Showing posts from 2010

Thoughts on the next elections

Just like I predicted in September that there will be fireworks over the date of next elections, it has come to pass. I now feel comfortable to add my thoughts to the debate. The next elections, according to the Sixth Schedule will happen WITHIN 60 days after the dissolution of the current Parliament AT THE END OF ITS TERM. Now, the end of its term, I submit, is catered for under the clause that the government and Parliament keeps quoting: “The National Assembly existing immediately before the effective date shall continue as the National Assembly for the purposes of this Constitution for its unexpired term.” So, the same Constitution at article 101 gives Parliament a five-year term. And they say, this term expires on the DATE OF THE NEXT ELECTIONS. Fine. The question is, five years from when? Some lawyers, like Mr Abdikadir Mohammed and Mutula Kilonzo –both with personal interests in this matter - argue that it is five years from the date of the last elections. Both are bri

What a month it has been!

October is gone, here comes November. The Christmas promos are on the way. The anti-corruption bug has hit the National Assembly. Ministers have gone home, the adrenaline is so much in such instances and churning out copy is what I do. It's been a good month all things considered! I may not have blogged that much, but then, that's a story for another day. I have another 31 days to do the blogging. I hope, I will succeed. So far, adios October!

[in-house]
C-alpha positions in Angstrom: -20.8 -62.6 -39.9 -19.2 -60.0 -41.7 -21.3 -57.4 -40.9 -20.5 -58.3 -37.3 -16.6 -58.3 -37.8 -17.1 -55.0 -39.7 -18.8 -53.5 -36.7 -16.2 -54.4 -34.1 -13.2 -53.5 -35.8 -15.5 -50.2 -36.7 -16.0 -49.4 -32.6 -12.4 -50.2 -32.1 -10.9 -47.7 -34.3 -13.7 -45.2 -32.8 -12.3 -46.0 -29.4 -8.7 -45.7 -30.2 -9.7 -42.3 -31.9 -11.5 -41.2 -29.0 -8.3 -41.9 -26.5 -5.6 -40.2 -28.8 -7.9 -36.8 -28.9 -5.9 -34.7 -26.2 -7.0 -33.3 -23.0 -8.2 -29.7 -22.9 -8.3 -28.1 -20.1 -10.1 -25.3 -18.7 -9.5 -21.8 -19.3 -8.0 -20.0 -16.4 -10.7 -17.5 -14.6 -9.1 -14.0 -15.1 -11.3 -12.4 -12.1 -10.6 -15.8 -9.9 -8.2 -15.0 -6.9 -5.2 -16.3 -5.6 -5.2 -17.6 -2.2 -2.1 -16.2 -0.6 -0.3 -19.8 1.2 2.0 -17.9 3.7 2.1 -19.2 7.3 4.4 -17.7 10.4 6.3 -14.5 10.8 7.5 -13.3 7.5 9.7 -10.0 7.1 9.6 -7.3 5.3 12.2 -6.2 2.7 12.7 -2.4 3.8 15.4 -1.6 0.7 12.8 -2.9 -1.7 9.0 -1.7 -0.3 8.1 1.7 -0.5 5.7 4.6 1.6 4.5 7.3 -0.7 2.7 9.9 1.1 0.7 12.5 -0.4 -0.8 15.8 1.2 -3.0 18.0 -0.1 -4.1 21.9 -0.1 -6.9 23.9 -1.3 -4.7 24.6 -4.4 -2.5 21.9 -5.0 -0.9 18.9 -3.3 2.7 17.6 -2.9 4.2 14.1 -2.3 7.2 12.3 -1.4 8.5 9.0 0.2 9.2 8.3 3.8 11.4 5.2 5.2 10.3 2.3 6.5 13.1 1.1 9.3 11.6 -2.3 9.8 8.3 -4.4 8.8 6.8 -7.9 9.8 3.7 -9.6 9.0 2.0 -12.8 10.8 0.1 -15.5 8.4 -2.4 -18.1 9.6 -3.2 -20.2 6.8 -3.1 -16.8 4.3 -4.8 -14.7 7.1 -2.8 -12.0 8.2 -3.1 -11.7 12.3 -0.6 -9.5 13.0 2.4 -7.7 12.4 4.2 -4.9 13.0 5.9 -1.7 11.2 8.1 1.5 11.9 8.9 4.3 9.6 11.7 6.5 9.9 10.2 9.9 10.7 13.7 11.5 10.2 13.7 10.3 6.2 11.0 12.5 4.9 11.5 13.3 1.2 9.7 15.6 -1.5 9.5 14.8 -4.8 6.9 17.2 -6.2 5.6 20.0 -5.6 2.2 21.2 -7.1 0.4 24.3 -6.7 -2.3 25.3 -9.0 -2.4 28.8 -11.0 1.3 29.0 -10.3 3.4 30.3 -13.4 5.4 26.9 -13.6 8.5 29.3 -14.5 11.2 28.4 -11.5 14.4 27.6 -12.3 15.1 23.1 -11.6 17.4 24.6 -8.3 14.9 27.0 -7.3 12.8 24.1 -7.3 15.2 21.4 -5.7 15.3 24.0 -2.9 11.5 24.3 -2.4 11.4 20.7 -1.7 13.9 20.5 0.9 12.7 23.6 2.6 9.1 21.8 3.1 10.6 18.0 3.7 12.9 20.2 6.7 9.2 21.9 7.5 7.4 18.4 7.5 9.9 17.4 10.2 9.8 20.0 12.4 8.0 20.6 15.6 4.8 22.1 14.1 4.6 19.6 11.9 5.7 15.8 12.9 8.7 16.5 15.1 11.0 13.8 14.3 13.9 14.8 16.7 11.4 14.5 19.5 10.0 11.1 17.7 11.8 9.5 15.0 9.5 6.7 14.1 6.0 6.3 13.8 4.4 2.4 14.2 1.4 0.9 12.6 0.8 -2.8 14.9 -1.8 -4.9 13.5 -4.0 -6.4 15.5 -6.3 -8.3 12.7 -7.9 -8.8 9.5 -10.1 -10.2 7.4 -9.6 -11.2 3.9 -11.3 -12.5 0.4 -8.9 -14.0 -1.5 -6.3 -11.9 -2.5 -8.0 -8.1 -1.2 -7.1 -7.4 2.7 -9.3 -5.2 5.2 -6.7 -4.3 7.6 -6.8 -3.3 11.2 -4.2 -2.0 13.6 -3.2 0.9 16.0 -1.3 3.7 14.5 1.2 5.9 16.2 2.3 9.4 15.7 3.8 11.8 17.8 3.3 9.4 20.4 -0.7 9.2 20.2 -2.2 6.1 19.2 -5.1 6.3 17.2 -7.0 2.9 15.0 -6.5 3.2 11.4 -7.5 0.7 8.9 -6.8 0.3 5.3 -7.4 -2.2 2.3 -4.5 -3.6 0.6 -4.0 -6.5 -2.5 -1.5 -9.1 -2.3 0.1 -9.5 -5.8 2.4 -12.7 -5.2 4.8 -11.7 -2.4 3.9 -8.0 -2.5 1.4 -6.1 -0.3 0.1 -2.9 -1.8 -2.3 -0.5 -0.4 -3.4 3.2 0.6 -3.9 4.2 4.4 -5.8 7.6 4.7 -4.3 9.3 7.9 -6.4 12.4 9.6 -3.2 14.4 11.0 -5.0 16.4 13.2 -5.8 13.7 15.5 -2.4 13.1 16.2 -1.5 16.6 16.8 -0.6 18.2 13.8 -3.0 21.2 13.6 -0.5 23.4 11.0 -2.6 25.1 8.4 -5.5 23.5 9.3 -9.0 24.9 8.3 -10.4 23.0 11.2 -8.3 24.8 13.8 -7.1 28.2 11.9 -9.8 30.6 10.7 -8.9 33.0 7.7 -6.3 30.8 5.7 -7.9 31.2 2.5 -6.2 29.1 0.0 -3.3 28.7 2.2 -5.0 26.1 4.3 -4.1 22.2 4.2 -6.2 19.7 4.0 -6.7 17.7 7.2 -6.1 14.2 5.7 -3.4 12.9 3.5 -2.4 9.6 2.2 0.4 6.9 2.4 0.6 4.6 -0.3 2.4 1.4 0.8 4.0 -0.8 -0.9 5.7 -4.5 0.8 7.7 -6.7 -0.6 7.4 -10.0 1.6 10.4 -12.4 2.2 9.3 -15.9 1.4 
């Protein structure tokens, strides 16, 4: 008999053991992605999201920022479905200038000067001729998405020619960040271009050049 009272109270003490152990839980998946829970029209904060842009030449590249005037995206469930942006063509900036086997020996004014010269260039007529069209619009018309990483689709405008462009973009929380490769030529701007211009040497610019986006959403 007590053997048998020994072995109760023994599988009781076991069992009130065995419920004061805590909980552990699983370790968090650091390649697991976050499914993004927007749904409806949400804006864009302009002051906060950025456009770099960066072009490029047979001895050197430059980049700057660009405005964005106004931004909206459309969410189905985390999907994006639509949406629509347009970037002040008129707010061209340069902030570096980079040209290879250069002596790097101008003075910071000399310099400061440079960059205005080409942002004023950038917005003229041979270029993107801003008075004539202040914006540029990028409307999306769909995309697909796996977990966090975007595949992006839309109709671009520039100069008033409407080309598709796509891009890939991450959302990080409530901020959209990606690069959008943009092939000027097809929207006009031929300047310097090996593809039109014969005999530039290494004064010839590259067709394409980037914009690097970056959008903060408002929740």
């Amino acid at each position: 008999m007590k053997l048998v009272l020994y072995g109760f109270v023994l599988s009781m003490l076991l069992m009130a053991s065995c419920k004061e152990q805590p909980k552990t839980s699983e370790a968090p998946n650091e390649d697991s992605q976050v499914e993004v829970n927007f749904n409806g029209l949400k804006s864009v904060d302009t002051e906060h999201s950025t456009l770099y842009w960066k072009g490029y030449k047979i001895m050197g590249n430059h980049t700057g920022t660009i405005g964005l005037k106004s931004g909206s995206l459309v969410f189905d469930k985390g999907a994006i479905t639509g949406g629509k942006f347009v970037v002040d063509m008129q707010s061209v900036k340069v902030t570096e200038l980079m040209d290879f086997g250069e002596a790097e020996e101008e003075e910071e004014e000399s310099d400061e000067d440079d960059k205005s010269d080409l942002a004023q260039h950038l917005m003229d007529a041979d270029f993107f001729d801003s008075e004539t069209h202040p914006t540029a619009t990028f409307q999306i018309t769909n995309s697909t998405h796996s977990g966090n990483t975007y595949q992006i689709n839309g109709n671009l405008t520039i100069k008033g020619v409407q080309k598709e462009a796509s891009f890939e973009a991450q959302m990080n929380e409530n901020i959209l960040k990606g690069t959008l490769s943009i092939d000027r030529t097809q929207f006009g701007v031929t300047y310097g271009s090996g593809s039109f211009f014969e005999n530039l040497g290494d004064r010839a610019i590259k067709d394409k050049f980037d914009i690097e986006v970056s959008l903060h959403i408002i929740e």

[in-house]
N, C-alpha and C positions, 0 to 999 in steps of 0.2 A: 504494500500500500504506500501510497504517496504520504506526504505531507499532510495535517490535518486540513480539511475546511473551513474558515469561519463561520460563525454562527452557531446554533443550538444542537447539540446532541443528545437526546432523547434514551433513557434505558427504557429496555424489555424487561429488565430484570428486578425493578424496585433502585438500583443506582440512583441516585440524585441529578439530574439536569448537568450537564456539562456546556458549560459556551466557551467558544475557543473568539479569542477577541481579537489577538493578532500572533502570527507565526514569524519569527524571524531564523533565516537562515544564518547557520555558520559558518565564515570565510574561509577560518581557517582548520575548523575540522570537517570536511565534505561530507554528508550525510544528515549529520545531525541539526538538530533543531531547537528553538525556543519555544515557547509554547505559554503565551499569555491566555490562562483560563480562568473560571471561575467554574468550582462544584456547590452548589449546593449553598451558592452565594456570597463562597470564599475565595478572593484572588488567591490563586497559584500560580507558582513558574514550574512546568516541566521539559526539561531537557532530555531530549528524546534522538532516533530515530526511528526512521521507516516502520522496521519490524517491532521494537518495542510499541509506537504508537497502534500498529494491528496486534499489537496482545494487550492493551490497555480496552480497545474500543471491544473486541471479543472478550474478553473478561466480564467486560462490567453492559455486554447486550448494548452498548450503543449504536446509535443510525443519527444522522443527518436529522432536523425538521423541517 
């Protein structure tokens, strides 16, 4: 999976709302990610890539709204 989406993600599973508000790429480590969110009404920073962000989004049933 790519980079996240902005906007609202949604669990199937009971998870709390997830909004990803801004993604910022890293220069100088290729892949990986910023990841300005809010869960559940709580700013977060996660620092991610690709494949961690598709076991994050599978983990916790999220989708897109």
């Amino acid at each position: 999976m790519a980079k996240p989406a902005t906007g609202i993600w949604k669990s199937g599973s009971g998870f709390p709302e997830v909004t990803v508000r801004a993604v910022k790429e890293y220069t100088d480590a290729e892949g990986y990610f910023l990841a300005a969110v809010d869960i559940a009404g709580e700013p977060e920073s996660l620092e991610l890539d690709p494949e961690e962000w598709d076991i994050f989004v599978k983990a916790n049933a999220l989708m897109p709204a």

This man is just the one!

Well, I can't sleep without telling you about my experience at the first public interview. The Justice and Legal Affairs Committee had Justice Isaac Lenaola and Principal Magistrate Emily Ominde for interviews. As I looked on, I heard the committee members ask the usual interview questions: "Tell us about yourself? what awards have you earned? Have you published any papers? Are you 'clean'?" And such stuff. Then, my pal David Ochami, when we got the chance to put in our questions after the meeting, turned on the committee. He questioned the kind of reasoning that went behind their minds as they came up with the list of questions. He wondered if knowing where a judge went to school was more important than say, their opinion on death penalty and such stuff. He wondered if the committee, which was full of lawyers, knew anything about jurisprudence. The committee members were shocked. But then, I can get soft on them and say, they didn't expect that a journalist c

Kazi kwa Vijana, like M-Pesa, is on its way to the UK